The three Rhinemaidens play in the water as Alberich, lord of the Nibelungs, watches on. His eye is caught by the glint of the gold that they guard, and he learns from the Rhinemaidens that it could be used to create a Ring of great power – but only if its owner renounces love. With his amorous advances rejected by the Rhinemaidens, Alberich makes this promise and seizes the gold.
Across the Rhine, the gods celebrate the creation of Valhalla, their fortress newly built by the giants Fafner and Fasolt. Wotan, ruler of the gods, is reminded of the payment he owes: the giants demand ownership of the goddess Freia in return. Loge tells them of an alternative: the gold that Alberich has stolen from the Rhine. The giants accept this arrangement, but hold Freia hostage as collateral. The gods begin to wither as she is led away. In the underworld of the Nibelungs, Alberich forces his brother Mime to hand over a magic helmet that can gift the wearer the ability to change shape. Wotan and Loge arrive, and Alberich threatens them with the Ring’s power. Alberich is tricked into changing into a toad, and is caught by Wotan.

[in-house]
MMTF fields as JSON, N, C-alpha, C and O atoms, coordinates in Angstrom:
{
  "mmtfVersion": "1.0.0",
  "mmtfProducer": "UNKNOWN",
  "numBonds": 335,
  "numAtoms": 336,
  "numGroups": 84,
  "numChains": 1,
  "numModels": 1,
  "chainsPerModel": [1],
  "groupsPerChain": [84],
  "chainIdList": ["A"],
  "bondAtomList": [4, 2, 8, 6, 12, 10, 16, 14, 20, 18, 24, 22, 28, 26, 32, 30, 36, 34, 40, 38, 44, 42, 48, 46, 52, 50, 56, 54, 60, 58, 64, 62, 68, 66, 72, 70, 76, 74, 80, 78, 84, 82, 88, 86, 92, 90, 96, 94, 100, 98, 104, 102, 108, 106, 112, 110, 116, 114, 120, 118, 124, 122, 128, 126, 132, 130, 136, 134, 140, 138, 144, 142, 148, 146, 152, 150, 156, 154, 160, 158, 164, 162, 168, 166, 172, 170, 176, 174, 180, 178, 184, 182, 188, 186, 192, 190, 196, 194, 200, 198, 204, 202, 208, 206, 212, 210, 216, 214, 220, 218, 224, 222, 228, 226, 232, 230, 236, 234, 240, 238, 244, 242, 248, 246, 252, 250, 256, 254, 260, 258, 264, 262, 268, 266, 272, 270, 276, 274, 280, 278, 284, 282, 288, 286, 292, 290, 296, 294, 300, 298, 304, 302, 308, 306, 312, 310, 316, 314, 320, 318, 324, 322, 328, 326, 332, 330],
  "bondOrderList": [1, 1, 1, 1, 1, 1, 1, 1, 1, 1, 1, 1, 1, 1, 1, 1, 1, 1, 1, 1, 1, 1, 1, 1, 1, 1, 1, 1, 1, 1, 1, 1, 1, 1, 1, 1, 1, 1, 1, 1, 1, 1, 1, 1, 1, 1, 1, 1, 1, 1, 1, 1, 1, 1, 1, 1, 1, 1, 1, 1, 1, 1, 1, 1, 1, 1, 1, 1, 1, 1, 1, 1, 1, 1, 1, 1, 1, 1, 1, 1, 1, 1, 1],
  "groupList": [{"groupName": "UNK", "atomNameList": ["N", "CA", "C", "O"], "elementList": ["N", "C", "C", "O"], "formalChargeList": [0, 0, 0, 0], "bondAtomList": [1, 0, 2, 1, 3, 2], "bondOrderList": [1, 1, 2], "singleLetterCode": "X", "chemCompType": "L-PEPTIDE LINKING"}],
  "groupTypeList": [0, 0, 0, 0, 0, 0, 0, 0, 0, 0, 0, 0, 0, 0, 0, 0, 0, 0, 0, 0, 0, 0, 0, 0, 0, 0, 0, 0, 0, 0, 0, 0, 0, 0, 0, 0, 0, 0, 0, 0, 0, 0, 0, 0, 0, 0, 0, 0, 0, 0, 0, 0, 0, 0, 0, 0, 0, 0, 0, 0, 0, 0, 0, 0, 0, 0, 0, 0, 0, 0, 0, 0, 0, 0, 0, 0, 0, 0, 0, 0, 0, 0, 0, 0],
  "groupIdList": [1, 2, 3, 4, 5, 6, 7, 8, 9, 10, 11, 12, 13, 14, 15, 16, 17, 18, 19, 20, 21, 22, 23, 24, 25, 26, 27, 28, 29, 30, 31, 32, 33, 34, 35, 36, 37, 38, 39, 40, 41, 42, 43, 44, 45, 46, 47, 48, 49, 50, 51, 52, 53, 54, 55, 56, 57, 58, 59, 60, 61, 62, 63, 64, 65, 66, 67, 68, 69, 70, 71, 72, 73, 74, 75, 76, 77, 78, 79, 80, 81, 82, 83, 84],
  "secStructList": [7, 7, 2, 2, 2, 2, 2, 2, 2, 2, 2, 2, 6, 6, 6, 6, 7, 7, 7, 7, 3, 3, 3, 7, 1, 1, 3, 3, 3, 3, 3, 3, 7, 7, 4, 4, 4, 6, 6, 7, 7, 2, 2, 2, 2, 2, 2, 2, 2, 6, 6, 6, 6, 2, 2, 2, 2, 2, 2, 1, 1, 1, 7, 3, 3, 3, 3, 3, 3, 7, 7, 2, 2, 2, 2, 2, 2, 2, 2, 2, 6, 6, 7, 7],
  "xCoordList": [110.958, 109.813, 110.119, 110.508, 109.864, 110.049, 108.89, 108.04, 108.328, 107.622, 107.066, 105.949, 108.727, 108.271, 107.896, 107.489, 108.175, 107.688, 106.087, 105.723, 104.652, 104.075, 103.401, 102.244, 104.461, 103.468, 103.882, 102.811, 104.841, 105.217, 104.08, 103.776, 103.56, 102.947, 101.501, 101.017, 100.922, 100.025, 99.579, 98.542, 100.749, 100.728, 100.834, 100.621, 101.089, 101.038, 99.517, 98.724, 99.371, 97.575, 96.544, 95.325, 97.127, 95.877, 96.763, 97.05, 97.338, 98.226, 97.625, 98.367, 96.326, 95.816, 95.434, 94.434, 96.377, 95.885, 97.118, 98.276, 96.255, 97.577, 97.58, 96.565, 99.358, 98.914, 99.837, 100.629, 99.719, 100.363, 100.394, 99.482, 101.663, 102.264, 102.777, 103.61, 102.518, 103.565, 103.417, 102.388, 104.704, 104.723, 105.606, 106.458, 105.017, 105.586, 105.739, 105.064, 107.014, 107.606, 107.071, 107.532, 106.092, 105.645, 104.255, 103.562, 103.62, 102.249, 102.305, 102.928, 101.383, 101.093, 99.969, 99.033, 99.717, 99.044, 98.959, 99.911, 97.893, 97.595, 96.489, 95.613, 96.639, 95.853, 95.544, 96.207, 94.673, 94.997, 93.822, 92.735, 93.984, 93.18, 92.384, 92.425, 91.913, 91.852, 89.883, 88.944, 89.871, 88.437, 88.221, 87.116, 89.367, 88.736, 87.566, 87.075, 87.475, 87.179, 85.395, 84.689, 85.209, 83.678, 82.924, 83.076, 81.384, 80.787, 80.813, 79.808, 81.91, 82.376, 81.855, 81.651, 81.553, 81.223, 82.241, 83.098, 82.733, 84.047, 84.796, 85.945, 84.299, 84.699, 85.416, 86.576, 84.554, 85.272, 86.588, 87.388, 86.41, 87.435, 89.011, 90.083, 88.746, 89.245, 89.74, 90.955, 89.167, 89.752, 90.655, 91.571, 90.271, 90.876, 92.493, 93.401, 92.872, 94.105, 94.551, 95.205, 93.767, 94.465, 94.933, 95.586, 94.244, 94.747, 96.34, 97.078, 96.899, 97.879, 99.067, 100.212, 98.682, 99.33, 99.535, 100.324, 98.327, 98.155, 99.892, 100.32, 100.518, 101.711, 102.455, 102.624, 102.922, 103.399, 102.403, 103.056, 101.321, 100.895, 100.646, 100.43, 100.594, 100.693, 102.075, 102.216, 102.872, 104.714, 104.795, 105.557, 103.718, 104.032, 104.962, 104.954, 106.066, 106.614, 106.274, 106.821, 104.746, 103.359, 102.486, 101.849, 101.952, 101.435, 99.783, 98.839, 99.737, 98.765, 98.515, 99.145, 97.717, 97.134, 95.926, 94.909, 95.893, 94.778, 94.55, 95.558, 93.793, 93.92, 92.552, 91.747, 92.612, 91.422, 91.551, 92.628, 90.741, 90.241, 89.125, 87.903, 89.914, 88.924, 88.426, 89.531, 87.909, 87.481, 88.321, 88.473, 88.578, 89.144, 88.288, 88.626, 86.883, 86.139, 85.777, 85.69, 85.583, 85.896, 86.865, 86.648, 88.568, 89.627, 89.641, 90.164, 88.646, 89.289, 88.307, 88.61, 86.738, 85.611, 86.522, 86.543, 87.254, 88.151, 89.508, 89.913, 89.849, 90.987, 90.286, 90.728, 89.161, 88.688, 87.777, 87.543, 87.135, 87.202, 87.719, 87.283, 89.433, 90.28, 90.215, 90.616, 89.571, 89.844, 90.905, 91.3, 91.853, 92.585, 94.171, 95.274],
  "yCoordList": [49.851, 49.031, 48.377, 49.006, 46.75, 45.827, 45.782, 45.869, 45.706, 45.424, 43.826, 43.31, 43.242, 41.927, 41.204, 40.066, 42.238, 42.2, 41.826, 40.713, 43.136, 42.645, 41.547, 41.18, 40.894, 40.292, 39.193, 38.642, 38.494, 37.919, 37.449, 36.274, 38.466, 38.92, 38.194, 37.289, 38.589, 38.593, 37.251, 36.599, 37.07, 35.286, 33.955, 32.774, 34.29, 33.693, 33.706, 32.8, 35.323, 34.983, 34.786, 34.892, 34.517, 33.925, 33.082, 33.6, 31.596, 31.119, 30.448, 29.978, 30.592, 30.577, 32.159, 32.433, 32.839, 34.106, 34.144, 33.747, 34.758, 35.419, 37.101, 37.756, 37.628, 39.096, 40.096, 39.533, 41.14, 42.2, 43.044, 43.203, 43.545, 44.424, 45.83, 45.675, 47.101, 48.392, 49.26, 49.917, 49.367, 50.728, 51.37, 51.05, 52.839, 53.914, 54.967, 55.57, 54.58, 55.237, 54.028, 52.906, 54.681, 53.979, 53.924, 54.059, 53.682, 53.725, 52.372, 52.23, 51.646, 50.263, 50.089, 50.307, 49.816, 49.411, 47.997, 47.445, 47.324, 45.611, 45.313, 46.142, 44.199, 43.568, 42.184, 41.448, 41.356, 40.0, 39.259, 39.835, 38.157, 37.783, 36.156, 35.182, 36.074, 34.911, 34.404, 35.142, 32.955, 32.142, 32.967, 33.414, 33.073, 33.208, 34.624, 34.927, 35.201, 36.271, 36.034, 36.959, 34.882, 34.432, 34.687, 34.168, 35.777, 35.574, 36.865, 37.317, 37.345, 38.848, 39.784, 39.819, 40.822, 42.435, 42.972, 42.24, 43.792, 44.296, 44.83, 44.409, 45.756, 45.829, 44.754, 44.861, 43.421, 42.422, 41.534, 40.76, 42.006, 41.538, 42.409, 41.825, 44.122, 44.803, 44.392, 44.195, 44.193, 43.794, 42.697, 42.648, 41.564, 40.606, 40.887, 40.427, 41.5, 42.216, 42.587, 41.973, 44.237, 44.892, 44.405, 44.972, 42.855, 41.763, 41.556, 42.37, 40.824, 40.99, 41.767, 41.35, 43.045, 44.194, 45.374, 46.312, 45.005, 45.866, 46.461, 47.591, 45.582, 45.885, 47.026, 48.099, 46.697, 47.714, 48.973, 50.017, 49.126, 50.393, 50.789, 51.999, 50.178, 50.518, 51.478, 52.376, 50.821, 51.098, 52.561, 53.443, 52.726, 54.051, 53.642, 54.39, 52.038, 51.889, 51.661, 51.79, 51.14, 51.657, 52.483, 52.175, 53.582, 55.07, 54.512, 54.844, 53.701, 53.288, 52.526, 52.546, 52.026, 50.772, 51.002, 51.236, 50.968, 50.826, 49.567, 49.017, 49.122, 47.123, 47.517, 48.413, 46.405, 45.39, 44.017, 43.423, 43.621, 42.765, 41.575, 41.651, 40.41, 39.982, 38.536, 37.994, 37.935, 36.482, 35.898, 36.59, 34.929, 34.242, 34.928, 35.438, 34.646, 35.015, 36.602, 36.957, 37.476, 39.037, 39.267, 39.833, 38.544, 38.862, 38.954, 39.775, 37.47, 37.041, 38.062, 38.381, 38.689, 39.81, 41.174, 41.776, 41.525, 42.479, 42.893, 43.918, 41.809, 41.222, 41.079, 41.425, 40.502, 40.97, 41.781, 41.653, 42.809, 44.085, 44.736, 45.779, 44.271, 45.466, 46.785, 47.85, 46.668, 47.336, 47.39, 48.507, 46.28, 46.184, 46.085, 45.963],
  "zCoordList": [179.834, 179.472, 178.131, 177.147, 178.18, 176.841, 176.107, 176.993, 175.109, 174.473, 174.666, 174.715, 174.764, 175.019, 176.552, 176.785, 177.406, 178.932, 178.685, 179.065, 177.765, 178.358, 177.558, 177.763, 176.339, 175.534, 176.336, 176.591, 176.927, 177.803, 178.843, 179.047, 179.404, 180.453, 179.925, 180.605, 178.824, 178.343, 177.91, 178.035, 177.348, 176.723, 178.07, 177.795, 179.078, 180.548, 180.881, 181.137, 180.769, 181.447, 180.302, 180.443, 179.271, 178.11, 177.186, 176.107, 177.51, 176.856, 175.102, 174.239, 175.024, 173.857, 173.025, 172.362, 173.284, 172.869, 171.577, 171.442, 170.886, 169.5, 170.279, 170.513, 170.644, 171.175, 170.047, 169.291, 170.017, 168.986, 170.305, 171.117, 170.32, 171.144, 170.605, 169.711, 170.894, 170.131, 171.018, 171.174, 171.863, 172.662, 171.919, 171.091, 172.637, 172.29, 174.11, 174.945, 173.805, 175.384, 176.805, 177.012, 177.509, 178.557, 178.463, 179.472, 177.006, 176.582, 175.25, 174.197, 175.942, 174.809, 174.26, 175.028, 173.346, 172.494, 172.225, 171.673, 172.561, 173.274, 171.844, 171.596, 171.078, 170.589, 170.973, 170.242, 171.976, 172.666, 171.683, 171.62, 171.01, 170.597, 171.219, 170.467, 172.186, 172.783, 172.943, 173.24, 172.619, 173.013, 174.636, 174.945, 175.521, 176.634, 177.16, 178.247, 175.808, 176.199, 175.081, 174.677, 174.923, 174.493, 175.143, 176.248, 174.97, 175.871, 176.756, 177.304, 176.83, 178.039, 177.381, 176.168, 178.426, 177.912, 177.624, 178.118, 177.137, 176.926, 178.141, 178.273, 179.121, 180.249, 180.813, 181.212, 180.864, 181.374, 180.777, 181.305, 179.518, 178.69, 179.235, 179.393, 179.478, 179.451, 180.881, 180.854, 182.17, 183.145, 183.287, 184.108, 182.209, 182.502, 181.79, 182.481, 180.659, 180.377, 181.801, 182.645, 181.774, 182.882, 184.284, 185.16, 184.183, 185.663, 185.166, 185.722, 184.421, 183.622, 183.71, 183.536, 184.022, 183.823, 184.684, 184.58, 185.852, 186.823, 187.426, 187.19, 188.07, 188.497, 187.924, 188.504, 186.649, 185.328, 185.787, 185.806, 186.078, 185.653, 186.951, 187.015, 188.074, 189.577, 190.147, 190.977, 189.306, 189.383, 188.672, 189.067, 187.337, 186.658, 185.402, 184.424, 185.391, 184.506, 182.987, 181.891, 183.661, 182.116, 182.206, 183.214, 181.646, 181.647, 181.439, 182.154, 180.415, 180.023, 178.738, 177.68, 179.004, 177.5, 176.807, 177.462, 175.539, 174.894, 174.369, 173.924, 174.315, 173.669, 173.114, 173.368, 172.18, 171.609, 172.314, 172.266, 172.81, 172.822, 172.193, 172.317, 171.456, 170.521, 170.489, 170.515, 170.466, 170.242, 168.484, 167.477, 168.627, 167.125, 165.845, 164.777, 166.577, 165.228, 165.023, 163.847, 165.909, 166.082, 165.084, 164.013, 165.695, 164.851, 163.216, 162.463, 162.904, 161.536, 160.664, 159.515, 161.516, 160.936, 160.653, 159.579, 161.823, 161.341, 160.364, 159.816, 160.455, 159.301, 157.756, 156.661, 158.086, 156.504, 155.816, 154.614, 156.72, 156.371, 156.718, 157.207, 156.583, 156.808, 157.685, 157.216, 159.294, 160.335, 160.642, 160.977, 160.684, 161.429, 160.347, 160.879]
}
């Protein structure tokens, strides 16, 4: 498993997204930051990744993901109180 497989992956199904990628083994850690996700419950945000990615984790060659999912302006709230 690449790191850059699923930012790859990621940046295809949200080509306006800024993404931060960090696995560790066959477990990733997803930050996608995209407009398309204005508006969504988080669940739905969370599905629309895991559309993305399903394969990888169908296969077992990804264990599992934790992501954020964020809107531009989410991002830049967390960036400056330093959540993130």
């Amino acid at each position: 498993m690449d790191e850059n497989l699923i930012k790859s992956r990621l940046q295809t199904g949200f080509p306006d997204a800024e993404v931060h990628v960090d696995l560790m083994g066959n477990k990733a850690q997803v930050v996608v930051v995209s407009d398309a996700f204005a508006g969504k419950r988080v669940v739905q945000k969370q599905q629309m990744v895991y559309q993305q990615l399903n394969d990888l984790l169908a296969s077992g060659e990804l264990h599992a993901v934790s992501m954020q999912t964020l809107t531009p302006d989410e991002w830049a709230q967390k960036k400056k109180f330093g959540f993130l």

Back up from Nibelheim, Wotan tears the Ring from Alberich’s finger who retaliates by cursing all who shall wear it.
Later, the giants return as their ransom is due. Unsatisfied with treasures and gold, they now insist on the Ring. Wotan is about to refuse, but the earth goddess Erda appears and convinces him to relinquish it, or to risk destruction. Freia is freed, but the giants fall victim to the Ring’s curse as they argue and Fasolt is killed in the struggle. Fafner leaves with the Ring.
As Wotan worries about the Ring’s curse, Donner swings his hammer summoning a storm. A bridge to Valhalla is created, and the gods make the crossing. The Rhinemaidens beg Wotan to return the Ring to them, and Loge, also fearing the curse, predicts disaster.